Morning Productivity

I had an interesting morning last Tuesday.  As I’ve mentioned recently, I’ve been getting up early with my fiancee.  She typically leaves for work around 7am, and I don’t need to leave for work until around 9am, which leaves me with almost 2-hours to fill with how I wish.

I could go back to sleep and work on hitting my 7-hours of sleep per day goal (as of writing, I’m still failing on this goal, but only narrowly).

Or, I could try to use this quiet time to do some things distraction-free.

*If my fiancee is reading this, I mean distraction from technology and daily pressures.  Love you!*

I’ve been steadily adopting the latter option, and last Tuesday I had an amazingly productive morning.

First, I read for around 30 minutes.  I’ve been working my way through Tim Ferriss’s new book “Tools of Titans” which is hefty 700 pages.

Then, I opened up the Coursera app on my phone and did a few lecture videos on an introductory calculus course I’m working on, including practice problems on functions.  That was around 15-20 minutes.

Then I went upstairs to row for 10 minutes.  I started rowing two weeks ago in the mornings and I’ve already noticed an improvement – I’m less winded after the workout and my hips are not nearly so tight afterwards.  I’ll probably write a post about rowing soon, but for now it’s a small habit I’m trying to instill during the work week.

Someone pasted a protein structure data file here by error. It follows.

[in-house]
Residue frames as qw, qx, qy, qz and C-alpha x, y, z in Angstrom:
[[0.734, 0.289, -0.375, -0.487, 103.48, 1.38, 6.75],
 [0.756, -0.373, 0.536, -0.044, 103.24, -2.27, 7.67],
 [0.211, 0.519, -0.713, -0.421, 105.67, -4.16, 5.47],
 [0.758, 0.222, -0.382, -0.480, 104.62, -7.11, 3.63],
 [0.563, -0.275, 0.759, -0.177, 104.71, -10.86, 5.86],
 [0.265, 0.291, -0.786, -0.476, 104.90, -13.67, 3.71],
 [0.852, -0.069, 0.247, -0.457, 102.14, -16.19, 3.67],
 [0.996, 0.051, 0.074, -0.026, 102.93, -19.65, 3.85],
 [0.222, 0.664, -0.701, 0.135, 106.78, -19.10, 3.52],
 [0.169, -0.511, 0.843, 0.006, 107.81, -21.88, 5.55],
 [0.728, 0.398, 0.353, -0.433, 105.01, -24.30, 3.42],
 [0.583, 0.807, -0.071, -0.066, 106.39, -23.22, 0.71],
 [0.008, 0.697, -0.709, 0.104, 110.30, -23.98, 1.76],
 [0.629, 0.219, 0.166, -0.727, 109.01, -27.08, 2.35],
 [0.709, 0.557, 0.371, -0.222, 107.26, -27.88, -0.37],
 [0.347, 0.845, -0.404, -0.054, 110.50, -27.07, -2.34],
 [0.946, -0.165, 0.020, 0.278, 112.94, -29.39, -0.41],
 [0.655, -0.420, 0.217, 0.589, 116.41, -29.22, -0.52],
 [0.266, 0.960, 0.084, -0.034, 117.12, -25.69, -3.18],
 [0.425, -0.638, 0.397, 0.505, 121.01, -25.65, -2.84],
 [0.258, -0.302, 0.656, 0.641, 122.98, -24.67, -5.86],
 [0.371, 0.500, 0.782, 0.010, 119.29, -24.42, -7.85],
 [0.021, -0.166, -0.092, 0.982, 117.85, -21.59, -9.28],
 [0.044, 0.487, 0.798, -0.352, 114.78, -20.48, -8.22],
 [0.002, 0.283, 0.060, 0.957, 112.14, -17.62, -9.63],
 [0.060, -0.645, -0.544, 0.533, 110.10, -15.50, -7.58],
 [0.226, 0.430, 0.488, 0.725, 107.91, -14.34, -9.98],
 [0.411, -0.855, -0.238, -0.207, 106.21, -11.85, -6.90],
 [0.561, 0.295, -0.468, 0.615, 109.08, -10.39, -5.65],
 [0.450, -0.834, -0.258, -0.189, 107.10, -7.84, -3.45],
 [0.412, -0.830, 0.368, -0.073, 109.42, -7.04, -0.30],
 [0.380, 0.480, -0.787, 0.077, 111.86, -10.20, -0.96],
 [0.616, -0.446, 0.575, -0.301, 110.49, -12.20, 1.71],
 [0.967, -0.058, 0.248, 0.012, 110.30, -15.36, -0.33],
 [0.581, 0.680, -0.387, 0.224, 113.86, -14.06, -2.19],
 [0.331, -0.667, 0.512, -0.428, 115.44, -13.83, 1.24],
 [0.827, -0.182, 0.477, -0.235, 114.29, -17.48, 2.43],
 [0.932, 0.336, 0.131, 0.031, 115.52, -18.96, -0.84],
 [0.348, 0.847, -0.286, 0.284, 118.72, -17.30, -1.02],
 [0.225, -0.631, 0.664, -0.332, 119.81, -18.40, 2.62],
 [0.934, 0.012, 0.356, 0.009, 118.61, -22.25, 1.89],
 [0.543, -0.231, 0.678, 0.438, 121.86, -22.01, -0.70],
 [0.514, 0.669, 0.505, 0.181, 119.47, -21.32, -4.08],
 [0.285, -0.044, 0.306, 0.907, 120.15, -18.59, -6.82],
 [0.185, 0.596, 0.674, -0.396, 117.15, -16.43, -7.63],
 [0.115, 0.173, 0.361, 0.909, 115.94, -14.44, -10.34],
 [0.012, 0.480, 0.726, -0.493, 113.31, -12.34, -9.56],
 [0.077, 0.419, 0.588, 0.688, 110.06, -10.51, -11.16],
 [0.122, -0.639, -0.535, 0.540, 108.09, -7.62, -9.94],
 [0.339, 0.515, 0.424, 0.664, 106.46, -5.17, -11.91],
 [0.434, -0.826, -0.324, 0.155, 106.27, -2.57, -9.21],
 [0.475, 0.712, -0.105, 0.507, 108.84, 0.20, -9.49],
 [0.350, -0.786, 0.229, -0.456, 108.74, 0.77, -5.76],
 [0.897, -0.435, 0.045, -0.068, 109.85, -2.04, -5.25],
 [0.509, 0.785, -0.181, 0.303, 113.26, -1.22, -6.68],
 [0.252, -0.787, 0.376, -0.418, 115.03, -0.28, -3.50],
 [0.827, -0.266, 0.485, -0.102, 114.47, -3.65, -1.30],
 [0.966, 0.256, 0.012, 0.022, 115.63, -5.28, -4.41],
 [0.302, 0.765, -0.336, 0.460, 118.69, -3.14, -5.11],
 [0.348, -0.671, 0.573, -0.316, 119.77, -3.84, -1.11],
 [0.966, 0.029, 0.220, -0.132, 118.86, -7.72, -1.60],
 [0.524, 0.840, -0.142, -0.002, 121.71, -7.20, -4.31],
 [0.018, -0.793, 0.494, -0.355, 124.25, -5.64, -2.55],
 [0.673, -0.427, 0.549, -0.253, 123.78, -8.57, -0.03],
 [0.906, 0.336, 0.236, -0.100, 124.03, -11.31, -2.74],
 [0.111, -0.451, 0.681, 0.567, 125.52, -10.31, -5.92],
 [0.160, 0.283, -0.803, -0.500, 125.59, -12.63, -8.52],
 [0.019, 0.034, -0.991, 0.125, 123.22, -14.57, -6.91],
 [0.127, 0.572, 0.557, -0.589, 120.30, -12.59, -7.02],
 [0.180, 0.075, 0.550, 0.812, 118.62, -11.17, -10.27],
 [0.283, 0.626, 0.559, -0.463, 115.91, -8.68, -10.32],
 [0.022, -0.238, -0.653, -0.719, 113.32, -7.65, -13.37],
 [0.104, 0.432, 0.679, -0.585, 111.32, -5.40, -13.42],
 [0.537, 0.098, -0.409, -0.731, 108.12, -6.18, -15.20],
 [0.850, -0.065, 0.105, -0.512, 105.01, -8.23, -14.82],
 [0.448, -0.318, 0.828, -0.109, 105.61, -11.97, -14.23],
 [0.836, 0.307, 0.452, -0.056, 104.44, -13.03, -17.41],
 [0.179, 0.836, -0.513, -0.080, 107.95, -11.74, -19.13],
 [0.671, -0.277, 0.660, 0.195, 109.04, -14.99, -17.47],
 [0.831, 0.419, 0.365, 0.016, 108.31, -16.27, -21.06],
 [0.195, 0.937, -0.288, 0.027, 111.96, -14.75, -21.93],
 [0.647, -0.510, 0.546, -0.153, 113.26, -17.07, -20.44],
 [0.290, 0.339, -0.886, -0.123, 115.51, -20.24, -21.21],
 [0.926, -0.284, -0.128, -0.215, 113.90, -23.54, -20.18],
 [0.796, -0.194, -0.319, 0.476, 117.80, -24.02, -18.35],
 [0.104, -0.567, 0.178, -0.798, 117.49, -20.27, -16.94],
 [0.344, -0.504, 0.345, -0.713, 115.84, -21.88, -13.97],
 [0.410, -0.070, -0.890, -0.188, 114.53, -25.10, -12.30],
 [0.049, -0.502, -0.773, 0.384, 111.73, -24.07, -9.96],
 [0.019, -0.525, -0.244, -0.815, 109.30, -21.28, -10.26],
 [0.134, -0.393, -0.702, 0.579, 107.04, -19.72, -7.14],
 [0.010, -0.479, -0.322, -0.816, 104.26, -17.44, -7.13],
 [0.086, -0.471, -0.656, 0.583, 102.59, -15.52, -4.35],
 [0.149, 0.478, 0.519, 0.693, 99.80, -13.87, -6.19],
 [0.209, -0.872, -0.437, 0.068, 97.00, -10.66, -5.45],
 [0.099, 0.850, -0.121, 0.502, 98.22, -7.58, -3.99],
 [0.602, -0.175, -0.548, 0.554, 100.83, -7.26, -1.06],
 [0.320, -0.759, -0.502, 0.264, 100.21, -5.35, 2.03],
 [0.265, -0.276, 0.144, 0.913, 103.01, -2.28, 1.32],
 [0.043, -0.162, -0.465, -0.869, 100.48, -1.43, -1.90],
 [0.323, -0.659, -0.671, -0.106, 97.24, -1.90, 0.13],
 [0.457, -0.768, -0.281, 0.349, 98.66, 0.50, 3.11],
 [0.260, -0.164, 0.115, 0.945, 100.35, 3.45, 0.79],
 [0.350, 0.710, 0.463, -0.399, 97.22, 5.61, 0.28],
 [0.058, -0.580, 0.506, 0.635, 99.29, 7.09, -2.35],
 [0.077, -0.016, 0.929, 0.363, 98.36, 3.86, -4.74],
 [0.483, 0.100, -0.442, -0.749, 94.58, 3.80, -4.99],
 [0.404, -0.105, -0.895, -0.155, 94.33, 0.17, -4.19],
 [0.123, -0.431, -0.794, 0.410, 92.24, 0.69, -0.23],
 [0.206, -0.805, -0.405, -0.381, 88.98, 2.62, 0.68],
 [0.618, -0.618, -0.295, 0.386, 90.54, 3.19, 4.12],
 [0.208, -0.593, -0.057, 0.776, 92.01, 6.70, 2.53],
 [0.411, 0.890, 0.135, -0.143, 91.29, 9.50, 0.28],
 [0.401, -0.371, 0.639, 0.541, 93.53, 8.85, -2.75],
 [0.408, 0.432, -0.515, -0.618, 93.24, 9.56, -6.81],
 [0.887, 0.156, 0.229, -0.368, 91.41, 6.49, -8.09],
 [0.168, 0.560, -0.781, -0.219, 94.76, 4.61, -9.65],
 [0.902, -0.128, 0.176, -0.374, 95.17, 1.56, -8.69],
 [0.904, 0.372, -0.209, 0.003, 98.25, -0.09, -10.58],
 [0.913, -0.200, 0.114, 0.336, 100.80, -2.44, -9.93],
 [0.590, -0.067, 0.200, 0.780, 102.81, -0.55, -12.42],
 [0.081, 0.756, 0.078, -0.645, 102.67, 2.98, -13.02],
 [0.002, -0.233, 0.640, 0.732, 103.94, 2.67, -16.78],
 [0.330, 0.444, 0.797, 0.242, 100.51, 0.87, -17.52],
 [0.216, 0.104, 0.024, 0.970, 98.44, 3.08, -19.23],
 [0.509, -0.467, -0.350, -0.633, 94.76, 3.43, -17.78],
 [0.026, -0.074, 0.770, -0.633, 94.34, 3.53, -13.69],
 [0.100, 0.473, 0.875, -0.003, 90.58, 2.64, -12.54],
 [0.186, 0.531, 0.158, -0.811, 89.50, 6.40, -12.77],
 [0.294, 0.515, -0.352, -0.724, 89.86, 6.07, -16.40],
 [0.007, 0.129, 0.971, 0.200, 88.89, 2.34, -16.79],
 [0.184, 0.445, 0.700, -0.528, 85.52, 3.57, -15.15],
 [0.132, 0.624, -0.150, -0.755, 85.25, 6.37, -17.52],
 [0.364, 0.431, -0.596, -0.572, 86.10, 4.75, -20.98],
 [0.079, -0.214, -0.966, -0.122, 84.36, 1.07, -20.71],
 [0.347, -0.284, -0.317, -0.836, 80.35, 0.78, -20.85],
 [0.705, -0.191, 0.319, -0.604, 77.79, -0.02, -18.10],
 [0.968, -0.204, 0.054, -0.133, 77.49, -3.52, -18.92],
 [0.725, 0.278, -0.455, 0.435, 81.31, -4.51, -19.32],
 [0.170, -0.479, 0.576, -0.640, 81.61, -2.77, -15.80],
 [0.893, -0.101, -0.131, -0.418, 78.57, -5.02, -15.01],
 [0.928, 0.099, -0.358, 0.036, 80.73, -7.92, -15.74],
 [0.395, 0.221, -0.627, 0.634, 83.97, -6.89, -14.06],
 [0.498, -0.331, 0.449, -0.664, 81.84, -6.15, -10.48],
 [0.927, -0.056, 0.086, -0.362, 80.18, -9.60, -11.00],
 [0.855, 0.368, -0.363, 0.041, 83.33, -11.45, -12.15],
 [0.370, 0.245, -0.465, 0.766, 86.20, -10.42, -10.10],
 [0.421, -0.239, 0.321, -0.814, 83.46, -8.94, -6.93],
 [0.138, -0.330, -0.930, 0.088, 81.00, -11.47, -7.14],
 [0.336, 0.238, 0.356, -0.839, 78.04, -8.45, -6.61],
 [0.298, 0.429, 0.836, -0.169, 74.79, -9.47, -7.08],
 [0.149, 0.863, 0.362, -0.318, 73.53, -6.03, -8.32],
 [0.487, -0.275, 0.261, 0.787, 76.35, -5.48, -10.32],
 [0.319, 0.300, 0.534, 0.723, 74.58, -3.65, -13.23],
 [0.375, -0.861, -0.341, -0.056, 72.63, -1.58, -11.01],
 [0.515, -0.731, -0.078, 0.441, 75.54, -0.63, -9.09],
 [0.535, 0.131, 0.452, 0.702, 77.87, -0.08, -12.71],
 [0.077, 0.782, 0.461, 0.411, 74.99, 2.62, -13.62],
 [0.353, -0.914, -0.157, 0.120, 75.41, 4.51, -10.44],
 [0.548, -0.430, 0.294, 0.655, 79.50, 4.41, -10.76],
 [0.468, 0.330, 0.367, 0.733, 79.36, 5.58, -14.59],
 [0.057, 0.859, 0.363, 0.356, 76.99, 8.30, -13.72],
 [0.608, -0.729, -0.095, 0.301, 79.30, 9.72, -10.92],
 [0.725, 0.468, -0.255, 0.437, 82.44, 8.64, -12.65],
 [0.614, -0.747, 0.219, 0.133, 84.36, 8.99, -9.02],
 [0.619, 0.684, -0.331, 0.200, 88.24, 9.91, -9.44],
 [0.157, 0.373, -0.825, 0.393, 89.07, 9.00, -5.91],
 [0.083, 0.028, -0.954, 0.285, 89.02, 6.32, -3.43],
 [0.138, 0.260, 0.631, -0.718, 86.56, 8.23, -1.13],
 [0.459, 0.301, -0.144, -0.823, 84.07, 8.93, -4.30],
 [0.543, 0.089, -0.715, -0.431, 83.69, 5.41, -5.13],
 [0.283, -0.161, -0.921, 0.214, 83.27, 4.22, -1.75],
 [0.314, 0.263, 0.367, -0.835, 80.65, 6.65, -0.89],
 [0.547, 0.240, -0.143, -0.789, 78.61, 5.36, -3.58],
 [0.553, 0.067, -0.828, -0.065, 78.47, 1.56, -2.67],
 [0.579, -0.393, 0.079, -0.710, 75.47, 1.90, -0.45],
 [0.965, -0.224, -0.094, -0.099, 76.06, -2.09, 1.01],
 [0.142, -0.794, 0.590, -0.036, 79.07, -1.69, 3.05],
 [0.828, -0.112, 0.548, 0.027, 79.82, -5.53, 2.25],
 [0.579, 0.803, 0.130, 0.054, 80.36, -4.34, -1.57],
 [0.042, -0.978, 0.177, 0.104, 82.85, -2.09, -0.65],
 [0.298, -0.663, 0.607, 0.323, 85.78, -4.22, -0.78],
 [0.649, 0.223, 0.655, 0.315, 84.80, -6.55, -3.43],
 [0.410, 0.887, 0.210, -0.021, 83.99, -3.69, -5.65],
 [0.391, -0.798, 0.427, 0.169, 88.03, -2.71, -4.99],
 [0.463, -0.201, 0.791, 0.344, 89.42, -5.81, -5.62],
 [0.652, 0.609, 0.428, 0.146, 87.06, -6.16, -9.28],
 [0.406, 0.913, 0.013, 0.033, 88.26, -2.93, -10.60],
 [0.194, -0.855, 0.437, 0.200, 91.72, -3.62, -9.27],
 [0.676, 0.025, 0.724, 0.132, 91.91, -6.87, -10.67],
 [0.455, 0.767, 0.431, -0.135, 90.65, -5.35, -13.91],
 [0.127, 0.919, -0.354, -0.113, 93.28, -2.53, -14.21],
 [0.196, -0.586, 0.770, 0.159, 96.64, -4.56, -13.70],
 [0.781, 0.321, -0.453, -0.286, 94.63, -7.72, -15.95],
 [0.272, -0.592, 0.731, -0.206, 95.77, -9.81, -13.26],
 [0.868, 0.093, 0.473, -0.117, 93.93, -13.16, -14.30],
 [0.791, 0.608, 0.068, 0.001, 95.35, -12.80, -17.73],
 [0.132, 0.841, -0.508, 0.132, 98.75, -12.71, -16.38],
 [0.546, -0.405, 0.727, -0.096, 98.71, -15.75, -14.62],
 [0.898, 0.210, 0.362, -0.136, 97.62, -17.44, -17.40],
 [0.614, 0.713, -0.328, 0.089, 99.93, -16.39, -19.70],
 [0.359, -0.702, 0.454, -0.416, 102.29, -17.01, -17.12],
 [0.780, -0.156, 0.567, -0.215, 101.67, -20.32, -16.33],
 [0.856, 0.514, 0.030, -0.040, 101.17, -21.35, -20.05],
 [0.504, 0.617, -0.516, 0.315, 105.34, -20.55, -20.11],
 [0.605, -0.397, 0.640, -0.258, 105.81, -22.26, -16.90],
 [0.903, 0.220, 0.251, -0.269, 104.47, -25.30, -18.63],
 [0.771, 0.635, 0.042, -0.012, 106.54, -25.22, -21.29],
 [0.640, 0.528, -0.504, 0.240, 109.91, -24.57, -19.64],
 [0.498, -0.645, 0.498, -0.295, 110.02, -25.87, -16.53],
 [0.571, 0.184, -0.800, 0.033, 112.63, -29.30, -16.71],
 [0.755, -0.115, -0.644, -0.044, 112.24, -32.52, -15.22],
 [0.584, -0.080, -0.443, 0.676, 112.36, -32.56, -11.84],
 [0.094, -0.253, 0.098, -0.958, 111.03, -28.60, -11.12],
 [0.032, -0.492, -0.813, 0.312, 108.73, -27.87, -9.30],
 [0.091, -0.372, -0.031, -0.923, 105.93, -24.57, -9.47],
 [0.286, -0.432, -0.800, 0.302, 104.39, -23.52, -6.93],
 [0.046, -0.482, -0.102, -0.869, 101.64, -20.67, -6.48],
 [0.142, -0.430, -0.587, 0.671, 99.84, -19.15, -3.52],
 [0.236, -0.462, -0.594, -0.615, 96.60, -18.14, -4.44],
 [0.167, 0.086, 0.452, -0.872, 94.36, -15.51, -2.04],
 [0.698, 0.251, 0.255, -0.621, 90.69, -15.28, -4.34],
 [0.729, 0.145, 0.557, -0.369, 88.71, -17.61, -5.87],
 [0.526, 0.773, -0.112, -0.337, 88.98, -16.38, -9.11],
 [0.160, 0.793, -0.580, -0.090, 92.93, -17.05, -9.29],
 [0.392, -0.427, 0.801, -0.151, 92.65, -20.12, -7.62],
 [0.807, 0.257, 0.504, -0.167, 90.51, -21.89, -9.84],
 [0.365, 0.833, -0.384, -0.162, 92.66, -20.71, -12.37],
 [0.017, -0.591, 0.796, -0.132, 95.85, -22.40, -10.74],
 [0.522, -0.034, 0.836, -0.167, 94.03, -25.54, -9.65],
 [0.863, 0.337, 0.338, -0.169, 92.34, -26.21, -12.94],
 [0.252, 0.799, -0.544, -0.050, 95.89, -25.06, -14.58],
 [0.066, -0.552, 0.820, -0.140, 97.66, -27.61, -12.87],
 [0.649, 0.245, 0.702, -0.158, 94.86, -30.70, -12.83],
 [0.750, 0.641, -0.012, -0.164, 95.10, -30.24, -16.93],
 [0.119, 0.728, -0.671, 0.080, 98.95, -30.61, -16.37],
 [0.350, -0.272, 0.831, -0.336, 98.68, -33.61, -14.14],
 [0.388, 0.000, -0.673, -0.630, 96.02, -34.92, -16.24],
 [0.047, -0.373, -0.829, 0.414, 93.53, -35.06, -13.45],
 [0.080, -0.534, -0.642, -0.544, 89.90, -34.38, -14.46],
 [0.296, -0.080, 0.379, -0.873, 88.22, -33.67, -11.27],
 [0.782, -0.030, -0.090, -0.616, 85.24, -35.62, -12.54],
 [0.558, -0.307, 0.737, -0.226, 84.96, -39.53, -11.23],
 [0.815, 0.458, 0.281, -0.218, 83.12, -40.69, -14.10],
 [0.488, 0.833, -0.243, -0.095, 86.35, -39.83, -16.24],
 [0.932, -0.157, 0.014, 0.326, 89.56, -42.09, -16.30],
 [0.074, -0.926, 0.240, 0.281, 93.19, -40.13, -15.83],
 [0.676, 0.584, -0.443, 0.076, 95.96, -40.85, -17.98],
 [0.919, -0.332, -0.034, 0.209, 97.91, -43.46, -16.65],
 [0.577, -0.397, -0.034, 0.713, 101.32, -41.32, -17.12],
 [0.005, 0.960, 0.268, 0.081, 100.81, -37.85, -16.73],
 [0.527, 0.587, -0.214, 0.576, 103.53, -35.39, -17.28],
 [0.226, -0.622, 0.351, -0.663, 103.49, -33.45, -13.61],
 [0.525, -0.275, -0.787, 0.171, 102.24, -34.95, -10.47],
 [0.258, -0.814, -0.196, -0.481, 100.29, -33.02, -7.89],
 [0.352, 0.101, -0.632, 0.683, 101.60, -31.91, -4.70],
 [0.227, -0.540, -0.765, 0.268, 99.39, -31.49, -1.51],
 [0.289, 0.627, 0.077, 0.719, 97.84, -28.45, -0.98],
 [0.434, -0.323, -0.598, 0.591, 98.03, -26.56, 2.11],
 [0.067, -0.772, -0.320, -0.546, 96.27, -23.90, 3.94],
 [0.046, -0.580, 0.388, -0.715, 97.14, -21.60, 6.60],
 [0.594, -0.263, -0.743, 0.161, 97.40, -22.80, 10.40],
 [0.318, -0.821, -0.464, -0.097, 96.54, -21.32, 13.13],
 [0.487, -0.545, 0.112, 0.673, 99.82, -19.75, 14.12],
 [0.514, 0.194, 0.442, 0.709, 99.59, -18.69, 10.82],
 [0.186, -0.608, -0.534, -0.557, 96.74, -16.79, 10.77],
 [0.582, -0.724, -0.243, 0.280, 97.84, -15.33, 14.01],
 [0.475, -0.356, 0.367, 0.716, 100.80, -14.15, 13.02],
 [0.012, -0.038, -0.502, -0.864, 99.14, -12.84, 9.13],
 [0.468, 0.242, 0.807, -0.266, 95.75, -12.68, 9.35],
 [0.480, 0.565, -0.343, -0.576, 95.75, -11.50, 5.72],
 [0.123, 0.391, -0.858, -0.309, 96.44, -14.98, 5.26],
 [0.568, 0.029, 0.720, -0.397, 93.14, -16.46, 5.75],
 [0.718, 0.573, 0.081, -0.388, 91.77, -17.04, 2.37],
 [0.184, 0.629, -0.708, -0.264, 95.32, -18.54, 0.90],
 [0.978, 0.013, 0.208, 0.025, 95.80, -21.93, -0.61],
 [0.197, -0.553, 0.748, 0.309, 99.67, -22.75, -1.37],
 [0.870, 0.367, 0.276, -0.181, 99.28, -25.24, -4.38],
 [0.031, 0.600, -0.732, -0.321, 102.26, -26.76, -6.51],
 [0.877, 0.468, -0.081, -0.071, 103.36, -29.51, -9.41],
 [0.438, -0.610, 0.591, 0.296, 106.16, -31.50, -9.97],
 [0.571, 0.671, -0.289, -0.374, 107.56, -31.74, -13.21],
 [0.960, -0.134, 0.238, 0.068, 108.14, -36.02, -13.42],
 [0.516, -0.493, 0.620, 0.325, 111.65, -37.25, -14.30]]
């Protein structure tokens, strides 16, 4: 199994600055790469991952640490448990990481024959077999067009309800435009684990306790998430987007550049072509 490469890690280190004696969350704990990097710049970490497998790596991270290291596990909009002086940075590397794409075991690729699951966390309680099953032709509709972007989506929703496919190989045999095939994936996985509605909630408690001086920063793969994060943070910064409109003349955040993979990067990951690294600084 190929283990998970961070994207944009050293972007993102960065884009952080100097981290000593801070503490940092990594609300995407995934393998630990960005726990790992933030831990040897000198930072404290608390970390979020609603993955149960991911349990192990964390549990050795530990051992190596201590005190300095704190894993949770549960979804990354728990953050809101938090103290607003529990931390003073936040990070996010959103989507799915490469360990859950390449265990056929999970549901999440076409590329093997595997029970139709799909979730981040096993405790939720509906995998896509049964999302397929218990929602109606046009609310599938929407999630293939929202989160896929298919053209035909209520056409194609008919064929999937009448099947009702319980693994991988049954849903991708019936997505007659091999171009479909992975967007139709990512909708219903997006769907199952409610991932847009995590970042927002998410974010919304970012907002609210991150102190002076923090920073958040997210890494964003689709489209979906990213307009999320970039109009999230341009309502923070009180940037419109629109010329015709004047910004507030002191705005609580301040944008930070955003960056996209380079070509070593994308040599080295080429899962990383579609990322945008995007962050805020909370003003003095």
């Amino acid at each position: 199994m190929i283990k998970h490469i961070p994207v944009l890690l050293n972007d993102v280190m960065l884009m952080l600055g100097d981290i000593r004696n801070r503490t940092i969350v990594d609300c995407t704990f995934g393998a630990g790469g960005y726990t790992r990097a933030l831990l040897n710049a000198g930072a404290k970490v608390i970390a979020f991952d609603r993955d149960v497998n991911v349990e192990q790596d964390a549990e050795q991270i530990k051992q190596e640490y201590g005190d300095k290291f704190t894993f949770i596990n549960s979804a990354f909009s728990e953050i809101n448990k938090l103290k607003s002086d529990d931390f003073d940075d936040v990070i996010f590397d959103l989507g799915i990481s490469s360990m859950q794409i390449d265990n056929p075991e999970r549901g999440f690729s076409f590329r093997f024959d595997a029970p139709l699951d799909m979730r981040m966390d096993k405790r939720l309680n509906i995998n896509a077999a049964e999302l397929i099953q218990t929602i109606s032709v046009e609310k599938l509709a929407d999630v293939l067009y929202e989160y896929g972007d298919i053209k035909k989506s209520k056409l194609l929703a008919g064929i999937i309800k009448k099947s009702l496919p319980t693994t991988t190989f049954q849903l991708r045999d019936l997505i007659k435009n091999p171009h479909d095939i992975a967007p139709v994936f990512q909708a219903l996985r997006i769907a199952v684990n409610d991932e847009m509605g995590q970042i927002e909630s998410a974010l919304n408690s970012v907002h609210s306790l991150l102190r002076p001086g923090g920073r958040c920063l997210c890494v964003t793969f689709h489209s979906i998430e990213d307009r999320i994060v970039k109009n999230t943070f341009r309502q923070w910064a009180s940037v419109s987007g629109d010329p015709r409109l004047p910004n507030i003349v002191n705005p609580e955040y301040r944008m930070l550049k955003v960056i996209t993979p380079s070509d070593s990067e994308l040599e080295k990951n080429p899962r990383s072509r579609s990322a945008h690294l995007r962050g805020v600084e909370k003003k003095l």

After rowing, I recorded two vlogs.  I recorded a short vlog for Art Press, my podcasting partner’s side-channel that features vlogs from artists who also exercise.  Then, I recorded my daily vlog that I upload privately to my channel as my version of a diary.  The two vlogs took me 5-7 minutes to record.

Then, I finally showered and got ready for work.


I know that starting your day on the right foot is a key to success.  It sets you up with a positive mindset that you are accomplishing your goals and using you time well.  I certainly don’t want to do things for the sake of being busy.

I suppose I’m being a little arrogant by sharing this information within my social media feeds – I’ve been tweeting my progress on rowing, and sharing my small productivity wins as they happen.  Am I just looking for approval from others?  Does sharing this really keep me motivated and accountable?  Would I enjoy the process less if I didn’t share (boast) about it?  Am I looking to inspire others?  Lead by example?  Make them jealous?  I don’t have good answers for this.

I also don’t know whether I can keep this up regularly.  This system (I’m calling it a system for the sake of the argument) is fragilely held afloat because of my fiancee’s schedule.  If that were to change, I’m fairly confident I wouldn’t be able to wake up at 6am on my own – I have about of decade of anecdotal evidence to support this.  Also, will I be able to keep this pace?  Exercise, reading, studies, and vlogging takes up a lot of time; will I be able to guarantee that I’ll have enough time and mental focus everyday to continue this process.  Again, I don’t have an answer to this.

Time will tell.  After all, as of writing, I only have one data point to draw an inference from.  It’s important to not get too far ahead of myself and focus on hitting my targets tomorrow.


Stay Awesome,


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